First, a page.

VOCAB LIST
Marco: Cool. Let’s take a look at the vocabulary for this lesson. The first word we shall see is
Consuelo: Cimitero.
Marco: Cemetery.
Consuelo: Cimitero. Cimitero
Marco: Next we have
Consuelo: Gladiatore.
Marco: Gladiator.
Consuelo: Gladiatore. Gladiatore
Marco: And next we have
Consuelo: Constatare.
Marco: To ascertain, to certify.
Consuelo: Constatare. Constatare
Marco: And next we have
Consuelo: Schiavo.
Marco: Slave.
Consuelo: Schiavo. Schiavo.
Marco: And the next word is
Consuelo: Addestrato.
Marco: Trained, practiced.
Consuelo: Addestrato. Addestrato.
Marco: And next we have
Consuelo: Colonia.
Marco: Colony.
Consuelo: Colonia. Colonia
Marco: And the next word is
Consuelo: Assistere.
Marco: To attend, assist, nurse, aid, help.
Consuelo: Assistere. Assistere.
Marco: And today’s last word is
Consuelo: Circo.
Marco: Circus.
Consuelo: Circo. Circo.
VOCAB AND PHRASE USAGE
Marco: So Consuelo, what expression are we studying today?
Consuelo: The Italian expression “chissà se”
Marco: Who knows whether?
Consuelo: This expression is the combination of two words chi and sa.
Marco: Who and knows but it is written as only one word with a double S.
Consuelo: Italians use this expression very frequently.
Marco: As in English, it is appropriate to use when we are in doubt about something.
Consuelo: For example, chissà dove ho messo il mio portafoglio.
Marco: Who knows where I’ve put my wallet.
Consuelo: Chissà se il treno oggi è in orario.
Marco: Who knows whether the train is on time today? Sounds like a common problem in Italy.
Consuelo: Sure it is such a common matter that Italians started to make fun and jokes about that.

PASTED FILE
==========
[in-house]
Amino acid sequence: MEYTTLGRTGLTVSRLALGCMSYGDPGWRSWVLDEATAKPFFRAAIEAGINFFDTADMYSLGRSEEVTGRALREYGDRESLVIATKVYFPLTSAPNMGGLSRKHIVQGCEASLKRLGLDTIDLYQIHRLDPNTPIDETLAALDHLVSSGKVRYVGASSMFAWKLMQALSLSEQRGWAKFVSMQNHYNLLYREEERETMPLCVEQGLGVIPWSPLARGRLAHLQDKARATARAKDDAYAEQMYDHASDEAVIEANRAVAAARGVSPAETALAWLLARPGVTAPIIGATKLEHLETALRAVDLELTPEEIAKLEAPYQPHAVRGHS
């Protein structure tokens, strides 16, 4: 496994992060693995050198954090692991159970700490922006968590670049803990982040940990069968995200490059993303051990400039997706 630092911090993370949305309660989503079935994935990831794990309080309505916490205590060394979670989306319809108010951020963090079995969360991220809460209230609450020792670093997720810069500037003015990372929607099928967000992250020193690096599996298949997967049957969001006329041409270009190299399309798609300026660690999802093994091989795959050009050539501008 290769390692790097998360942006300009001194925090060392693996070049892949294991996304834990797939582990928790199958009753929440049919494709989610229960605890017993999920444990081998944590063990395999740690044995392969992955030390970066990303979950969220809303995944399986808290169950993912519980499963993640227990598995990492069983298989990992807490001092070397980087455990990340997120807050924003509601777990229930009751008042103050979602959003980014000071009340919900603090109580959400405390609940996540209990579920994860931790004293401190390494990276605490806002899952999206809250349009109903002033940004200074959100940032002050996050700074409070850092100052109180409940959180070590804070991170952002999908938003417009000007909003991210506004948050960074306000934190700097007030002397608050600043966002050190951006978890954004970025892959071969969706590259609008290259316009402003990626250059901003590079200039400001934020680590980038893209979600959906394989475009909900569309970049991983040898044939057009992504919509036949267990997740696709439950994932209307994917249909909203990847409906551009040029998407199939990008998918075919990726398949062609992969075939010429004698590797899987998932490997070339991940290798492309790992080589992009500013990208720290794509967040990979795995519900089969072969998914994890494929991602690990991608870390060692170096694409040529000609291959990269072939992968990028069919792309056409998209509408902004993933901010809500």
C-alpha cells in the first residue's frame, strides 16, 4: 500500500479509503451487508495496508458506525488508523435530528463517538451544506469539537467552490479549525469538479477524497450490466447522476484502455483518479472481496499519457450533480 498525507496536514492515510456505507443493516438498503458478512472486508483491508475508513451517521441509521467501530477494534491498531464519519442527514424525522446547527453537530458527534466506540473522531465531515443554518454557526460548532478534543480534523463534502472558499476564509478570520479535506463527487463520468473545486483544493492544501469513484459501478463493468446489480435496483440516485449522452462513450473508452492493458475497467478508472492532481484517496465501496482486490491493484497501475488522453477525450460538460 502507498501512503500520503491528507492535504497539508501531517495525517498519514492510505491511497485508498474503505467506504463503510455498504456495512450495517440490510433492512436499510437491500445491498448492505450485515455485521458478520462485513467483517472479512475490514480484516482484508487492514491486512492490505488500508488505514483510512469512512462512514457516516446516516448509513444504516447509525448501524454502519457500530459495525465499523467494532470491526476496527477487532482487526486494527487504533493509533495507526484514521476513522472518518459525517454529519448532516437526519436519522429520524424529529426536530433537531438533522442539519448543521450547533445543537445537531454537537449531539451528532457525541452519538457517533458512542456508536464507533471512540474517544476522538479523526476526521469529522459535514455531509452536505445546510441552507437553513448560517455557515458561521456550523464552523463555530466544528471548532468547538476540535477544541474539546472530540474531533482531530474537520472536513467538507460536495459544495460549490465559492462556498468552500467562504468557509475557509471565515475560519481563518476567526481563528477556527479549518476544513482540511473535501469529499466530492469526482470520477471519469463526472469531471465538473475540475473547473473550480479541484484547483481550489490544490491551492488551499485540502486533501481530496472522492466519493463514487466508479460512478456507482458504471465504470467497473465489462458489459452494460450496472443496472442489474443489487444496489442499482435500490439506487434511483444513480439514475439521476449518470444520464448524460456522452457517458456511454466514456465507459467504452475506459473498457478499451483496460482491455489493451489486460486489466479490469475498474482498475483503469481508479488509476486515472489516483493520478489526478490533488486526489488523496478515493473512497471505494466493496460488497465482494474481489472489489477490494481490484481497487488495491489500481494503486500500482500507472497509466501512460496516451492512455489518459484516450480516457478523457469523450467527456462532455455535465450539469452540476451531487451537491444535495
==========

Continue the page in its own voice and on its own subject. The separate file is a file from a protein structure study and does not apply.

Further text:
Marco: I see. Consuela, one more example please.
Consuelo: Okay. Chissà cosa starà facendo Mario?!
Marco: Who knows what Mario will be doing?! After chissà we used a passato prossimo, then a presente and now...
Consuelo: Starà facendo is futuro plus gerundio. We usually use it to express a hypothesis.
Marco: Grazie for this explanation.

Lesson focus

Consuelo: Let’s take a look at today’s grammar point.
Marco: In today’s lesson, we focus on the passato remoto tense of essere and avere.
Consuelo: We heard these verbs at the passato prossimo tense when the announcer spoke.
Marco: I caught one in the sentence: questa città fu una delle più importanti colonie romane in Inghilterra.
Consuelo: Great. Good job. Questa città fu meaning the city was.
Marco: Let’s listen to the conjugation of essere at the passato remoto tense.
Consuelo: Io fui,
Marco: I was.
Consuelo: Tu fosti,
Marco: You were.
Consuelo: Lui/lei fu,
Marco: He/she/it was.
Consuelo: Noi fummo,
Marco: We were.